At the beginning of this century, there were the traditional advertising media. You could say that they were, above all, the media. They were the ones who took the big advertising revenue. Television was the great queen, but the other media also got their share.
Then the audiences migrated. The Internet was growing overwhelmingly and consumers began to spend more and more time in that space. If consumers were on the internet, advertisers wanted to be too, so they launched into those new platforms. Google was, little by little, building its empire.
But then came the new variation of advertising: the important thing was not just the audiences and the time they spent on those platforms, but also the data. The strongest rival was the one who could know the audiences better and the one who managed to segment them much better.
The success of Google and Facebook was based on that, but also that of the rising stars. Amazon has been positioning itself in the advertising market because it has become the default home page for consumers to find information to make purchases online, but also because it has a lot of data on audiences.
However, this interest in data and its growing importance in the advertising market will not only establish ‘better’ the reign of existing players in the advertising universe. It also opens the door for new players to position themselves and to make cash with the information they have.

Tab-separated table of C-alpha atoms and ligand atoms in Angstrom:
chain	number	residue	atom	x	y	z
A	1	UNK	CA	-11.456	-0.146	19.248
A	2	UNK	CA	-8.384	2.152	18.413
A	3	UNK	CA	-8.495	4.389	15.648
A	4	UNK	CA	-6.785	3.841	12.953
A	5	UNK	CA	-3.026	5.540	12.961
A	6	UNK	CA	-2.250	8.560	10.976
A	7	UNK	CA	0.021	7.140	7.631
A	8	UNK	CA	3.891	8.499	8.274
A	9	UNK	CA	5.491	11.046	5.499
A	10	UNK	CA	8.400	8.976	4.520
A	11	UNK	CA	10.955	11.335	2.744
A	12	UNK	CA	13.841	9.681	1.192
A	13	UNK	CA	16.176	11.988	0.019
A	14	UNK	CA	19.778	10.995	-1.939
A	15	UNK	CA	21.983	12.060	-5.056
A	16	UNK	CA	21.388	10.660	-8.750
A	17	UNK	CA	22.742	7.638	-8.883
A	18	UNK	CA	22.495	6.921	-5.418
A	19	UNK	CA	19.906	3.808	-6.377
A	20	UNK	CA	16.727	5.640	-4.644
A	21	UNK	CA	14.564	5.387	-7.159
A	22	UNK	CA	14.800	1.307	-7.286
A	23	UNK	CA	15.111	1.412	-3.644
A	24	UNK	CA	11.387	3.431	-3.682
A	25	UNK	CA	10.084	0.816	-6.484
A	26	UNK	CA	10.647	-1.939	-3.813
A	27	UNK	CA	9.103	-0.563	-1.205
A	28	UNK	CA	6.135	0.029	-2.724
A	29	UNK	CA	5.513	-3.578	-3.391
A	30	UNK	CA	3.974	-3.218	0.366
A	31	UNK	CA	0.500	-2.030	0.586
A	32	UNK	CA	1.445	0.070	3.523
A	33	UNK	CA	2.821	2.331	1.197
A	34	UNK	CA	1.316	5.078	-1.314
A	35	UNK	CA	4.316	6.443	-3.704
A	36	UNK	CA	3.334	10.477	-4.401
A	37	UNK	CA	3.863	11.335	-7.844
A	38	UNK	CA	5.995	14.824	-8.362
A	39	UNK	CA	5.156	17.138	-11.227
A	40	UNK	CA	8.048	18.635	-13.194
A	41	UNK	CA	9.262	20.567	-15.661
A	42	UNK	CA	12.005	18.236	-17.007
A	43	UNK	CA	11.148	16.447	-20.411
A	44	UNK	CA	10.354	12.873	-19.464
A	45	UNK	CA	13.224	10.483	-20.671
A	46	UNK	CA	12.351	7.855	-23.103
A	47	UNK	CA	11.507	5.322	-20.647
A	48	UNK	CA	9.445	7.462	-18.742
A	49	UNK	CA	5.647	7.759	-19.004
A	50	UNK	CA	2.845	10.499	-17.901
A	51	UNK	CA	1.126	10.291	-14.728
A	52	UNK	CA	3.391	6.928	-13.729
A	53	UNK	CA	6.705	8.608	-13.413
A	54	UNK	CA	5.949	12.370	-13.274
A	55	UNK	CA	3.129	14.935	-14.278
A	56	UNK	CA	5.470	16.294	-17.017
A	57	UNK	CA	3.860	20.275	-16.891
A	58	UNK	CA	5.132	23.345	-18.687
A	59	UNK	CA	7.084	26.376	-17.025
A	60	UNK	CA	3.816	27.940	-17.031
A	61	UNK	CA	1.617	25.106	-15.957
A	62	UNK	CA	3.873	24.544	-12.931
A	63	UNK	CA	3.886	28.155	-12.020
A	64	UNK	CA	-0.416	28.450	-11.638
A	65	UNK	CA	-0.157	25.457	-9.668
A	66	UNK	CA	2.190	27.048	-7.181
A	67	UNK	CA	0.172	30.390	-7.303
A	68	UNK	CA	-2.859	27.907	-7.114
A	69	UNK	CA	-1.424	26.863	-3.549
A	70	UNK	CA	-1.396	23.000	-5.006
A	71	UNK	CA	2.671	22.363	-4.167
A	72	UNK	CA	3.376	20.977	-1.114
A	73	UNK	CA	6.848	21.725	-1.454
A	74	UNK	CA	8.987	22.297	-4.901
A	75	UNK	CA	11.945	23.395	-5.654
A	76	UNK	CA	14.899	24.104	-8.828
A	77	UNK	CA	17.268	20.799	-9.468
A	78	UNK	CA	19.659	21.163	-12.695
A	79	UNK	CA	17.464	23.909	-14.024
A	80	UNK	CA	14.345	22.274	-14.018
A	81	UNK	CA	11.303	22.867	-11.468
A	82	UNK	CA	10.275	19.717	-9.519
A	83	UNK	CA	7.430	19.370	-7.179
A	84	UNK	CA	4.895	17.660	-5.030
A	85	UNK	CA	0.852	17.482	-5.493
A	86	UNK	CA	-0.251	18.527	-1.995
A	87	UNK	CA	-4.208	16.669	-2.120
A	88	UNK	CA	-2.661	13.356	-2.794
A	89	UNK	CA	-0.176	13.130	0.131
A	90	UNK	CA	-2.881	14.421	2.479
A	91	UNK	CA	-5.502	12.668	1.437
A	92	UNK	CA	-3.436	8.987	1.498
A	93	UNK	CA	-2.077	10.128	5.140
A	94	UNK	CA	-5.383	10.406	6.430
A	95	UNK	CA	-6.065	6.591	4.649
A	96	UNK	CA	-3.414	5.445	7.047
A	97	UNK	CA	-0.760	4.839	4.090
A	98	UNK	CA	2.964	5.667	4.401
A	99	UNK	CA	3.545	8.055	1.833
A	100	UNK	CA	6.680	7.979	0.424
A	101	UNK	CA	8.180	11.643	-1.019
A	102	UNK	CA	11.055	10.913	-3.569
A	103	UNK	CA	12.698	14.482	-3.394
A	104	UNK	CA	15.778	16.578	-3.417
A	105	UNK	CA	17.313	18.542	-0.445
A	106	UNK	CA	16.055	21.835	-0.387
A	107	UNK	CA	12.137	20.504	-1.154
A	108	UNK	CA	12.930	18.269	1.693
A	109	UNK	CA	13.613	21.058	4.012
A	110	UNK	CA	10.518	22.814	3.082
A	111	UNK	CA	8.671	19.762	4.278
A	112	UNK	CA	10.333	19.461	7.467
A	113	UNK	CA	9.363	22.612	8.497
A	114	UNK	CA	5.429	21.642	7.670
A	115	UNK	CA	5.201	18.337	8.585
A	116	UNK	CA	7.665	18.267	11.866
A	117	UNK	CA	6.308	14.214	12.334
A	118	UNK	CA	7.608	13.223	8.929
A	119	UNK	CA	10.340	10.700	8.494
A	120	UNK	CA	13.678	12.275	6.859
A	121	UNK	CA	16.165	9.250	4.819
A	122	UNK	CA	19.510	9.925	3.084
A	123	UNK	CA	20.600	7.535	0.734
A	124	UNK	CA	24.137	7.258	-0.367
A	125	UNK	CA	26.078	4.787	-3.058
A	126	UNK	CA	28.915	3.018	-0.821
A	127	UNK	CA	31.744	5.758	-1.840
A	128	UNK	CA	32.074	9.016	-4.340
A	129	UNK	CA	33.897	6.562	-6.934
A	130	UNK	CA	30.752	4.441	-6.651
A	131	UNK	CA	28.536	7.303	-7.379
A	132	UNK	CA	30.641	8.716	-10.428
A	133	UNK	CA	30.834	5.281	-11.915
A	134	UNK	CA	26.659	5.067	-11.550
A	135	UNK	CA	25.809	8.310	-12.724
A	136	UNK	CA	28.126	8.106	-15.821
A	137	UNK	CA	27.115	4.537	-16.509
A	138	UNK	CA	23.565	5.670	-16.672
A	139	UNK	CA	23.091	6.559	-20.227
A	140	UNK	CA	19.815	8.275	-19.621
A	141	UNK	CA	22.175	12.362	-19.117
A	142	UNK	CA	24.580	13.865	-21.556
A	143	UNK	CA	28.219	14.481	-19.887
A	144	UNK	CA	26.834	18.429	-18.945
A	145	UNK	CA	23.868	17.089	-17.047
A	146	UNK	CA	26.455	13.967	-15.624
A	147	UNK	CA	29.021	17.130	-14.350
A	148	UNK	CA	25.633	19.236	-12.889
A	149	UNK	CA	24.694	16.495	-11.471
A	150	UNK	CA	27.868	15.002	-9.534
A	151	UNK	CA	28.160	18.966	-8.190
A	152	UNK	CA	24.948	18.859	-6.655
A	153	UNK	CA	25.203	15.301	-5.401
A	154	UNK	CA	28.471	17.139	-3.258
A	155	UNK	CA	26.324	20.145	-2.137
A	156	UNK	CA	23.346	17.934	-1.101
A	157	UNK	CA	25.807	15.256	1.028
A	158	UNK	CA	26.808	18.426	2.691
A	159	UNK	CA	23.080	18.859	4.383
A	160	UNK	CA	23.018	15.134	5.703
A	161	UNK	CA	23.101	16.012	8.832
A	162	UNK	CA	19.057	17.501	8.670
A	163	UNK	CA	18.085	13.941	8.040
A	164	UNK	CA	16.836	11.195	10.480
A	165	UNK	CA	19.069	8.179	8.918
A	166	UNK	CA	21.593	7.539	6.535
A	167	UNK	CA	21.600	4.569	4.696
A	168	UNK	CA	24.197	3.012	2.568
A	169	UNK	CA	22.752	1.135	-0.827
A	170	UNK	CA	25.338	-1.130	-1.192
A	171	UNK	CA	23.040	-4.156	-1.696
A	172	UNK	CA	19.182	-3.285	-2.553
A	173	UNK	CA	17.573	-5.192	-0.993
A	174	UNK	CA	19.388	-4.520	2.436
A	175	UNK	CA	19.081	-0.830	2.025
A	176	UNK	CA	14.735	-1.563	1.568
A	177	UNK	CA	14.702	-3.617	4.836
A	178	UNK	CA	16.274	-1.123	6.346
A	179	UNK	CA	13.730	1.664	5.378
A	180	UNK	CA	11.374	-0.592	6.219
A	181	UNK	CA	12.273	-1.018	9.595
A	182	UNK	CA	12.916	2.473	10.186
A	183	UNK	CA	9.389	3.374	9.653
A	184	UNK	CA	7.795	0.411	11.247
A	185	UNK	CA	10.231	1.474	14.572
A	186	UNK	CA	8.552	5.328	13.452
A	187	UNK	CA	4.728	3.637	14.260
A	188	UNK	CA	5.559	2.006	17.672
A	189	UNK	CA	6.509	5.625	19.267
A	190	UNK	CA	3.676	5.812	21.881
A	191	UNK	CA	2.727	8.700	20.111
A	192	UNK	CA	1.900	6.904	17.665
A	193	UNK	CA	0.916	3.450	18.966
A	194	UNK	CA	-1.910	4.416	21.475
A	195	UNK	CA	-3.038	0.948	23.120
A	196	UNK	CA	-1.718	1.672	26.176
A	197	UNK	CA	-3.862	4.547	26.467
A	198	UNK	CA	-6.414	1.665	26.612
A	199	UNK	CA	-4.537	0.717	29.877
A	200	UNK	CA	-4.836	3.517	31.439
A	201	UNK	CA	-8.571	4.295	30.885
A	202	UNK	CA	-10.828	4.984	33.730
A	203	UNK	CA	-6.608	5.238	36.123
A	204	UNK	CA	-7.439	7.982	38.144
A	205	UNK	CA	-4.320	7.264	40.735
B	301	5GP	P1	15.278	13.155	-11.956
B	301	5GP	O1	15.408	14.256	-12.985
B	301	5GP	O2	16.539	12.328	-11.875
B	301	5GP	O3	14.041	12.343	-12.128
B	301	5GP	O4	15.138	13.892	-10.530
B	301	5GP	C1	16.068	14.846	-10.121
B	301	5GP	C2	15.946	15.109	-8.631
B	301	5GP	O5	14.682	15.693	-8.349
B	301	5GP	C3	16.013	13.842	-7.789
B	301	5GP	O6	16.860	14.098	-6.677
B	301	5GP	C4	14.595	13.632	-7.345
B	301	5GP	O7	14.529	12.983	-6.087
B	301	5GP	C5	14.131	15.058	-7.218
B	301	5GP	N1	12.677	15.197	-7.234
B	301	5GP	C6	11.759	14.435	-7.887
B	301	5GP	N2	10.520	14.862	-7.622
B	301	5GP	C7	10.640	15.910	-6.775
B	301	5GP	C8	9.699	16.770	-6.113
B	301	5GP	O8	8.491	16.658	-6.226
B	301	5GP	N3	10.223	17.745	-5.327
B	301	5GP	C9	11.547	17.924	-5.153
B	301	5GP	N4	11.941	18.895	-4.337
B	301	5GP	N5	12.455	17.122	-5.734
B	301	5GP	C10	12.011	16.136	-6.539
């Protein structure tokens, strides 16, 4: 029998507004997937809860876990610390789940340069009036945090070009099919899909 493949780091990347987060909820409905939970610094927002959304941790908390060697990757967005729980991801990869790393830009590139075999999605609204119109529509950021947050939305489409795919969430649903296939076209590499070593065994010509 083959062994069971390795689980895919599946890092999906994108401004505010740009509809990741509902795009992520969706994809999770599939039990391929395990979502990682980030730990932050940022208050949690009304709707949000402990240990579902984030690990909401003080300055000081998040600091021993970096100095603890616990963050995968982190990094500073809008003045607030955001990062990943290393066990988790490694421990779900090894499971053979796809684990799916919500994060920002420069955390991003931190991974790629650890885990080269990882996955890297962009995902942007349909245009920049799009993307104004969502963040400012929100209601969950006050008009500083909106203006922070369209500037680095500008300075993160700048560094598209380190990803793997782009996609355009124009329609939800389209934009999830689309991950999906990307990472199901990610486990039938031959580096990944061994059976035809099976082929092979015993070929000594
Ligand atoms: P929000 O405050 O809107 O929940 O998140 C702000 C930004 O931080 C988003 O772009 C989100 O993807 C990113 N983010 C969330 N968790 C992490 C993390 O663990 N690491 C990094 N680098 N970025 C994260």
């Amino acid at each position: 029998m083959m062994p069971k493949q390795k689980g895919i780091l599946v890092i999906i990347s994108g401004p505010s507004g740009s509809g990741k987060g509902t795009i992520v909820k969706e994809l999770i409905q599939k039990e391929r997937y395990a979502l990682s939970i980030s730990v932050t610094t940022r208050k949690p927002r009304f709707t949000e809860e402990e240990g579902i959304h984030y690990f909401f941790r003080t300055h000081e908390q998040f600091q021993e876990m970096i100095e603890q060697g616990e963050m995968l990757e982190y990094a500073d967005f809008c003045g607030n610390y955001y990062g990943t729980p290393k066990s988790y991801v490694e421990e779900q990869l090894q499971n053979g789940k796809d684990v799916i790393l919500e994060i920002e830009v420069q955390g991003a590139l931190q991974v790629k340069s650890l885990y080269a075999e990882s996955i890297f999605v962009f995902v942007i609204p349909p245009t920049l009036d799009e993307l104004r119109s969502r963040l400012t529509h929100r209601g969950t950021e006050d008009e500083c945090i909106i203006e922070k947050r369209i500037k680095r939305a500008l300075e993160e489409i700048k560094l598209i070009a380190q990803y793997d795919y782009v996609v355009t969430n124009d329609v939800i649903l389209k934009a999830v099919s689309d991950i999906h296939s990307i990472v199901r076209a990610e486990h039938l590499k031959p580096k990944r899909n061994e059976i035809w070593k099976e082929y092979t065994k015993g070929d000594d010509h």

Walmart, the longtime American giant of hypermarkets, was one of the first to try to follow in the wake of Amazon and take advantage of the advertising reef. It is no longer the only one. The competition to sell advertising has overflowed. It is good news for advertisers, but very bad for the usual players, such as the media.
Everybody wants to cash
Thus, and as Axios collects, right now, that the advertising market is again at high growth rates, companies of all kinds are trying to take over the advertising market and take one of the slices of the cake. The fight is no longer between media and tech giants, but increasingly between all companies with a certain digital presence and all the players that already existed. Everyone wants to leverage their data and everyone wants to sell ad space and monetize.
The latest move by Instacart, one of America’s most popular delivery brands, points in that direction. The company has just hired one of the directors of Facebook’s advertising team to be its CEO and to build its advertising offer. It is not the only delivery company that has seen the reef. Instacart’s other two US competitors, Doordash and Gopuff, would also be building their advertising environment.
The same is being done in that market by the retail giants (such as Walmart or Target), the main supermarket chains and even the pharmacy chains. All of them sell different advertising formats and different potential applications, but each and every one of them seeks to take income from the post-pandemic advertising boom.
So much so, that analysts believe that in 2021 not only will advertising spending rise above expectations, but the offer of advertising players will also become more diverse. That is, there will be more advertising revenue, but also more players trying to get hold of them.
The Axios data may be from the US market, but it does not seem unreasonable to think that this trend will be repeated in the European market. Some online supermarkets, for example, already have ads.